The Nine Unknown – An Invisible Library September 15, 2010Author: Beach Combing | in : Ancient, Contemporary , trackback
In Beachcombing’s ergot, ‘invisible libraries’ are books or collections of books that have never existed except in the fantasies of readers. And today he has a cracker. In Louis Pauwels and Jacques Bergier’s Morning of the Magicians there appears a description of the Nine Unknown Men of India and their notebooks.
For those who do not know it, Morning of the Magicians is a glorious conspiracy-fuelled history of humanity that sees aliens drooping from the clouds and the marks of ancient and hidden civilisations all around us.
Beachcombing once had a nose bleed while reading Erik von Daniken and would eat celery or sleep with the dead rather than peruse the Holy Blood and the Holy Grail again. Pauwels and Bergier are though intelligent authors and their nonsense is often sublime. The pages don’t exactly fly by, but some certainly remain seared in the memory.
The Nine Unknown Men were, according to our authors, nine wise men who kept, in perpetually updated notebooks, reflections on nine different fields of science that were secretly being used to shape the human race. Their club – Beachcombing likes to think of it as off Delhi centre with a butler trotting around with unfiltered cigarettes – had been around since the third century BC when it was founded by the wise Emperor Asoka.
Pauwels and Bergier make great claims for the Nine Unknown Men, they even had the nine giving a robot to a tenth-century pope! But the nine’s origins are almost certainly to be traced to a novel by Talbot Mundy in 1923 named the Nine Unknown – a good rule of thumb is that when Pauwels and Bergier make a claim for an ‘earlier source’ you shouldn’t believe it until you have the scanned page on the screen in front of you. Mundy was a minor British thriller writer of the 1920s and 1930s and in this novel the Nine are shown fighting nine evil priests of Khali.
And so what about the invisible library of the Nine Unknown? Well, each of the Nine had their own book relating to their speciality that was ‘being constantly rewritten’.
And what were the nine subjects – the essence of all knowledge – that protected the world against the machinations of Khali and her diabolical servants?
The first of these books is said to have been devoted to the tecnique of propaganda and psychological warfare…
The second book was on physiology. It explained, among other things, how it is possible to kill a man by touching him, death being caused by a reversal of the nerve impulse. It is said that Judo is a result of ‘leakages’ from this book.
The third volume was a study on microbiology, and dealt especially with protective colloids.
The fourth was concerned with the transmutation of metals…
The fifth volume contains a study of all means of communication, terrestrial and extra-terrestrial.
The sixth expounds the secret of gravitation.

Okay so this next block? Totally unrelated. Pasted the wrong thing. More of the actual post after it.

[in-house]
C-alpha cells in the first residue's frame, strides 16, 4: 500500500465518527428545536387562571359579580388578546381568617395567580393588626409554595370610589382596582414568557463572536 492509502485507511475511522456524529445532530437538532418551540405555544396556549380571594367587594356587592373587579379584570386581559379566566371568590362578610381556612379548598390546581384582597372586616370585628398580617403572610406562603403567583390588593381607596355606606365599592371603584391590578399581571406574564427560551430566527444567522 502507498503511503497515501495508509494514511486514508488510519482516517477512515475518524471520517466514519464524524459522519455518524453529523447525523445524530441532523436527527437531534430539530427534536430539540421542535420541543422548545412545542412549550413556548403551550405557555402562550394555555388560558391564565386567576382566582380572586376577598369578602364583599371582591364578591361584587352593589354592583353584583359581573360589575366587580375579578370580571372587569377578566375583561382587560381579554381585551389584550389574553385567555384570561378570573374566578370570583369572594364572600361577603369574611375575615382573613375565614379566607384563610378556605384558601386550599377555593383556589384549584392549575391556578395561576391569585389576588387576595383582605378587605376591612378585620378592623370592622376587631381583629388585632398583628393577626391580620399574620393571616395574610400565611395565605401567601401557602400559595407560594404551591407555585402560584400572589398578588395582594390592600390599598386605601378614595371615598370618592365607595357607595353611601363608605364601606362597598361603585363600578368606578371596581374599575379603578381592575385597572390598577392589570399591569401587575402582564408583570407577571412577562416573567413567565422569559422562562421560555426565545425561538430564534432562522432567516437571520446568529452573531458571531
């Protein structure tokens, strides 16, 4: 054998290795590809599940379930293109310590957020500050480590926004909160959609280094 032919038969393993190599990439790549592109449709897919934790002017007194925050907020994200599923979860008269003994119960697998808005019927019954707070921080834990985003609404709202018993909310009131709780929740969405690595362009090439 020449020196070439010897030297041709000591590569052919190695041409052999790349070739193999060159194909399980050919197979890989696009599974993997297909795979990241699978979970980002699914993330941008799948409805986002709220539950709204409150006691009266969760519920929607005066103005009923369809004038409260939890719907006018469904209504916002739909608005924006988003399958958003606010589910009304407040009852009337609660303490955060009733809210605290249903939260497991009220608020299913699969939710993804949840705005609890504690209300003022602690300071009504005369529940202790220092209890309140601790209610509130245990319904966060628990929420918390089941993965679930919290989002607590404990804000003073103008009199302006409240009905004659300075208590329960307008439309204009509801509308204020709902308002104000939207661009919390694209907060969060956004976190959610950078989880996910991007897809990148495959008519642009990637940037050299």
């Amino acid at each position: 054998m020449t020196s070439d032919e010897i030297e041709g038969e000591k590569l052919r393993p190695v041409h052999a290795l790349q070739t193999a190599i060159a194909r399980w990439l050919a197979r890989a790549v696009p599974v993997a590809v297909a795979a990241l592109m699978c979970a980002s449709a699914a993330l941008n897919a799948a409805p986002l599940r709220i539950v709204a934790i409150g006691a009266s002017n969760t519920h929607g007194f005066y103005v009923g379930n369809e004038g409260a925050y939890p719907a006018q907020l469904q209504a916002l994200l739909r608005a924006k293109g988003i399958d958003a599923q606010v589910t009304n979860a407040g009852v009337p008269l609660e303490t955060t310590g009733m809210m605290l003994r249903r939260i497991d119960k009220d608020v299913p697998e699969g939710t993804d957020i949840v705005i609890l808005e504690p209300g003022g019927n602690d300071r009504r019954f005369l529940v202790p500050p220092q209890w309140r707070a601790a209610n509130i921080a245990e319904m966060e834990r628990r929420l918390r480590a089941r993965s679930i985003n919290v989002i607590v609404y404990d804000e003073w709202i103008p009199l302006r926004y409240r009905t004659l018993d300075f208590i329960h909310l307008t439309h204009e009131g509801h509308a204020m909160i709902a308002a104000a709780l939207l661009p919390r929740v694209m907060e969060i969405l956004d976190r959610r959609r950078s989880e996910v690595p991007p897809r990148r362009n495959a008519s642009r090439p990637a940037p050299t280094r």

The seventh contains the most exhaustive cosmogony known to humanity.
The eighth deals with light.
The ninth volume, on sociology, gives the rule for the evolution of societies, and the means of foretelling their decline. [28-29]
Beachcombing closed his eyes and tried very hard. With a few aspirin in his system he could just about have gone along with this. A small elite body protecting humanity from itself: in some ways it is more comforting than the melange of corporations and governments running our lives with questionable competence.
Yes, yes, Beachcombing has become a conspiracist. Indeed, when he read about reversing the nerve impulse and microbiology (what are colloids?) he perhaps, for a nano-second, did believe. In fact, he was feeling great until he got to the last on the list when something like an atom bomb went off in his head. After all, if the Unknown Nine are relying on sociology to save the world then they (and we) will quickly run into trouble…
Beachcombing would love to know if anyone has ever tried to substantiate the bold claims for the Unknown Nine prior to Talbot: drbeachcombing AT yahooDOTcom
30 Dec 2014: Bruce writes in ‘I have a sister who went Wiccan in her early teens. She began to drag all sorts of esoteric and occult books into the house shortly afterwards. The infamous Helena Blavatsky was a favorite of hers. I enjoyed Blavatsky’s books, too. I thought of her as a Russian Baroness Munchausen. Helena talked about ” Nine Hidden Masters” who controlled the world, disseminated knowledge telepathically, and lived the high Himalayas in her books and talks. Or above the Himalayas, at times, she put them on a “higher plane”. She also varied their numbers from time to time. She was traveling around Tibet, Central Asia, and India in the mid-late 19th Century, where she picked up many of the ideas she put forth in her books. It seems to me,Arkon Daurul, aka ,Idris Shah, makes mention of the Nine Men in his book “Secret Societies” circa 1962. Not as early the 1928 mention in your article, and certainly well after Madame Blavatsky. As HB still has wide following amongst New Age types and crank writers, my money is on the Russian Munchausen. Whether she made the story up or heard some local lore, we’ll never know.’ Thanks, Bruce!